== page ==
L-aspartase extracted from Hafnia alvei (Bacterium cadaveris) was purchased from Sigma. L-aspartase has a molecular weight of 180000, an isoelectric point of 4.8 and optimum pH 7.8. The enzyme was dissolved in a phosphate buffer 0.1M (KH2 PO4 +K2 HPO4) pH 7.2 and divided into portions which were frozen until required for use.
The enzymatic activity assay is based on the following reaction: ##STR1## and is measured by the fumarate production. One activity unit (U) converts 1.0 umole of of L-aspartate to fumarate per minute.
The measurement is carried out by introducing the following reagents into a quartz cell (1 cm light path):
1 ml-0.15 M Tris buffer. pH 8.5
100 ul-0.6 M MgSOhd 4.7H2 O solution
100 ul-3mM EDTA disodium salt solution
300 ul-0.5 M L-aspartate substrate solution
1.4 ml-H2 O,
mixing by inversion, adding 100 ul enzyme solution, and diluting to obtain about 0.2 U or 100 ul of resuspended pellet. The contents of the cell are immediately mixed by inversion and the increase of absorbance (A*) at 240 nm versus time is recorded.
A linear increase in absorbance with time is observed. The units of enzymatic activity in the cell are given by the formula ##EQU2## where 2.53 is the extinction coefficient of potassium fumarate (mM-1 . cm-1) and 3 is the final volume of the reaction mixture (ml).
Latex A was washed three times with 0.1 M phosphate buffer (pH 7.2) by centrifuging and resuspension. Adsorption of the enzyme by the latex was measured by adding a portion of enzyme solution having a predetermined activity to 3.75 ml of latex and making up the volume to 1 ml by the addition of buffer solution. The mixture was left for 1 hour at ambient temperature and then centrifuged at 104 rpm for 15 minutes to give a compacted pellet of polymer particles and a supernatant solution. The activity of the adsorbed enzyme was measured by washing the pellet once with the buffer, resuspending in a volume of 250 ul and then applying the method described above. In a second investigation, the above procedure was repeated using a phosphate buffer having a pH of 8.0.
______________________________________ Activity in Activity in initial solution (U) pellet (U)______________________________________(a) pH = 7.2 0.26 0.019 0.30 0.014 0.30 0.015 0.23 0.015(b) pH = 8.0 0.30 0.015______________________________________
The results indicate that a comparatively small fraction of the enzyme is adsorbed on the latex by this procedure. However, concurrent determinations of the residual enzymatic activity in the supernatant solution and of the total protein adsorbed suggested that proteins that are impurities in the commercial aspartase were adsorbed preferentially. Addition of a second portion of latex to the supernatant liquid would be expected to result in a higher value of the activity per mg carrier for this second portion.
Experiments on the adsorption of L-trytophanase on latex A indicated that proteins that are impurities in the commercially-purchased enzyme are preferentially adsorbed relative to the enzyme itself when using washed but otherwise untreated latex. Pretreatment of the latex with aluminium nitrate improved the selectivity but without significantly increasing the amount of active enzyme adsorbed per unit of carrier. The treatment with aluminium nitrate had little effect on the electrophoretic mobility of the latex, but increased the hydrophobicity of the particles as shown by an increase in the angle of contact of a water droplet with a surface formed by drying and compacting the latex particles from about 125° to about 163°.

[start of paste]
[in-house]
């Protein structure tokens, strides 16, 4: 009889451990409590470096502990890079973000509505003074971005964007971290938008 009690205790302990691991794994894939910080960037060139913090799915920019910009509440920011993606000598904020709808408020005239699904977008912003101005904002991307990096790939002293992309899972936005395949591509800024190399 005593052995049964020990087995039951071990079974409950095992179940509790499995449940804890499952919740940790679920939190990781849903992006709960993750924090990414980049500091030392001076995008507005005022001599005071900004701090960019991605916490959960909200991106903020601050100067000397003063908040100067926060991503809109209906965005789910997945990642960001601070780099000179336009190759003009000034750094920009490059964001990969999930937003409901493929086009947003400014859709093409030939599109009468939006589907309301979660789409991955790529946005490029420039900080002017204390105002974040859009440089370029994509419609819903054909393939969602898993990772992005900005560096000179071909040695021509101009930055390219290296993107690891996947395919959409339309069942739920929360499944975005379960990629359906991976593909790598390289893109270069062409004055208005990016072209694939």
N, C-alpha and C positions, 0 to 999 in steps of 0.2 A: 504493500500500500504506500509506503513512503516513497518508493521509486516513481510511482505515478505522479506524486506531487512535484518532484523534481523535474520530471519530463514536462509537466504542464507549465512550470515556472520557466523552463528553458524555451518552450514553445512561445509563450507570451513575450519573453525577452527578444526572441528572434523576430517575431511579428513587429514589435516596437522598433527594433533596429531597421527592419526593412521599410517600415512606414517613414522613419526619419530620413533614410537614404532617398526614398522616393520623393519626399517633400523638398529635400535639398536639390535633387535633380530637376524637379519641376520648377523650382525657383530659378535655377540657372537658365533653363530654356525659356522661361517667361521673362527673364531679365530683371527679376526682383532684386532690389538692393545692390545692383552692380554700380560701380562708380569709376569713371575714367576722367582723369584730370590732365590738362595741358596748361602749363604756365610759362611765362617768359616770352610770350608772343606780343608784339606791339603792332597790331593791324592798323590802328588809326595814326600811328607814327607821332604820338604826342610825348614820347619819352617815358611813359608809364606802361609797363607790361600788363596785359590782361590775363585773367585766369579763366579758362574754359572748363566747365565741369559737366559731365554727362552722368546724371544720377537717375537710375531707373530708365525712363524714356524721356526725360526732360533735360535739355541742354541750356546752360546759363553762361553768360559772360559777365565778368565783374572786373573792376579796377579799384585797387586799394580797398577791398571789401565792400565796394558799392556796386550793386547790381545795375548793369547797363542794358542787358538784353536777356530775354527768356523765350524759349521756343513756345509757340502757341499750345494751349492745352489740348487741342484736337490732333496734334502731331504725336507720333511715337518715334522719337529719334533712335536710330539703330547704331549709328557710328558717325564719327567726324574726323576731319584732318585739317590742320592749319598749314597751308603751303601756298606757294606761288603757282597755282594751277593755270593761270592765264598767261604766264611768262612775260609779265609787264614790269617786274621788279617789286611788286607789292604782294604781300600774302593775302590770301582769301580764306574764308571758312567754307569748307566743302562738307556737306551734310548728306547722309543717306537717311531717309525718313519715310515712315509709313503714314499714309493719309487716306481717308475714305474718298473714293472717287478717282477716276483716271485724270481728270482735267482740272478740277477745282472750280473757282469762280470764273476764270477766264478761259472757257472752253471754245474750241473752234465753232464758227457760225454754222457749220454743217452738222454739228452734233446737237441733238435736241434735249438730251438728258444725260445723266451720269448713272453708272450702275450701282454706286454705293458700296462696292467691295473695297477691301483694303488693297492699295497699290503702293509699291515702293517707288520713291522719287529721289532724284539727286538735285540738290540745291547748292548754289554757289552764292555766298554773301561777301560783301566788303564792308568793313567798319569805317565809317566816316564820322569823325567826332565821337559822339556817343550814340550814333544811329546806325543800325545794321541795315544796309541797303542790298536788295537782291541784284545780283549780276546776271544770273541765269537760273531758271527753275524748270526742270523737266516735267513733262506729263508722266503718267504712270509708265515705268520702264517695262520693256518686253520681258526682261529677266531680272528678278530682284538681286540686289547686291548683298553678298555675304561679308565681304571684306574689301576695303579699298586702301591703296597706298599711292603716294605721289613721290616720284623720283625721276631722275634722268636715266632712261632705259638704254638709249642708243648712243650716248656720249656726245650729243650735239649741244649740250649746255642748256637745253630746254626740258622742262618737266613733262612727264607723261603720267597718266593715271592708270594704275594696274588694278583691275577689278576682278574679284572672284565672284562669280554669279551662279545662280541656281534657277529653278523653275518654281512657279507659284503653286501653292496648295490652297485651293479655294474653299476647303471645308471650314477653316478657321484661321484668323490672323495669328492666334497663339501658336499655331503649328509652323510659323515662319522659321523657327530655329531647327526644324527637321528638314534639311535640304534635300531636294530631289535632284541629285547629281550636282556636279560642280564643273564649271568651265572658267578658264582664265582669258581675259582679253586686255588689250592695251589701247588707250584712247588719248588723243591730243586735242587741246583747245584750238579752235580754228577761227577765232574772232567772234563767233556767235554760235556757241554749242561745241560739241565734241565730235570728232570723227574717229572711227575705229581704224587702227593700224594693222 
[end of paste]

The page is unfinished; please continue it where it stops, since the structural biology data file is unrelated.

|Cited Patent||Filing date||Publication date||Applicant||Title|
|US4064080 *||Aug 9, 1976||Dec 20, 1977||Rhone-Poulenc Industries||Latex of styrene polymers with terminal amino-sulfonated groups and method of making|
|US4195129 *||Dec 29, 1977||Mar 25, 1980||Kansai Paint Co., Ltd.||Method for immobilizing enzymes and microbial cells|
|US4415700 *||Dec 16, 1981||Nov 15, 1983||Boehringer Mannheim Gmbh||Hydrophilic latex particles and use thereof|
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|1||*||Bahadur et al., Makromol. Chem. (1985) 186, 1387.|
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|Citing Patent||Filing date||Publication date||Applicant||Title|
|US5639505 *||May 23, 1995||Jun 17, 1997||The Regents Of The University Of California||Reduced and controlled surface binding of biologically active molecules|
|US6123819 *||Mar 19, 1998||Sep 26, 2000||Protiveris, Inc.||Nanoelectrode arrays|
|US6325904||Apr 12, 2000||Dec 4, 2001||Protiveris, Inc.||Nanoelectrode arrays|
|US6730144 *||Dec 13, 2001||May 4, 2004||Nikki - Universal Co., Ltd.||Air purifying filter using modified enzymes|
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|U.S. Classification||435/4, 435/817, 205/777.5, 435/180, 204/403.14, 435/287.9, 435/25, 435/18|
|International Classification||C12Q1/00, C12N11/08|
|Cooperative Classification||Y10S435/817, C12Q1/003, C12N11/08|
|European Classification||C12N11/08, C12Q1/00B2B|
|Apr 24, 1989||AS||Assignment|
Owner name: MONSANTO EUROPE S.A., BELGIUM
Free format text: ASSIGNMENT OF ASSIGNORS INTEREST.;ASSIGNORS:UNIVERSITE CATHOLIQUE DE LOUVAIN;ROUXHET, PAUL G.;STONE, WILLIAM E. E.;REEL/FRAME:005065/0823
Effective date: 19871007
Owner name: MONSANTO EUROPE S.A., BELGIUM
Free format text: ASSIGNMENT OF ASSIGNORS INTEREST.;ASSIGNORS:LARDINOIS, PIERRE F.;BAKER, KENNETH M.;BAUDICHAU, ALAINE.;REEL/FRAME:005065/0843
Effective date: 19871007
|Jul 1, 1994||FPAY||Fee payment|
Year of fee payment: 4
|Aug 4, 1998||REMI||Maintenance fee reminder mailed|
|Jan 10, 1999||LAPS||Lapse for failure to pay maintenance fees|
|Mar 23, 1999||FP||Expired due to failure to pay maintenance fee|
Effective date: 19990108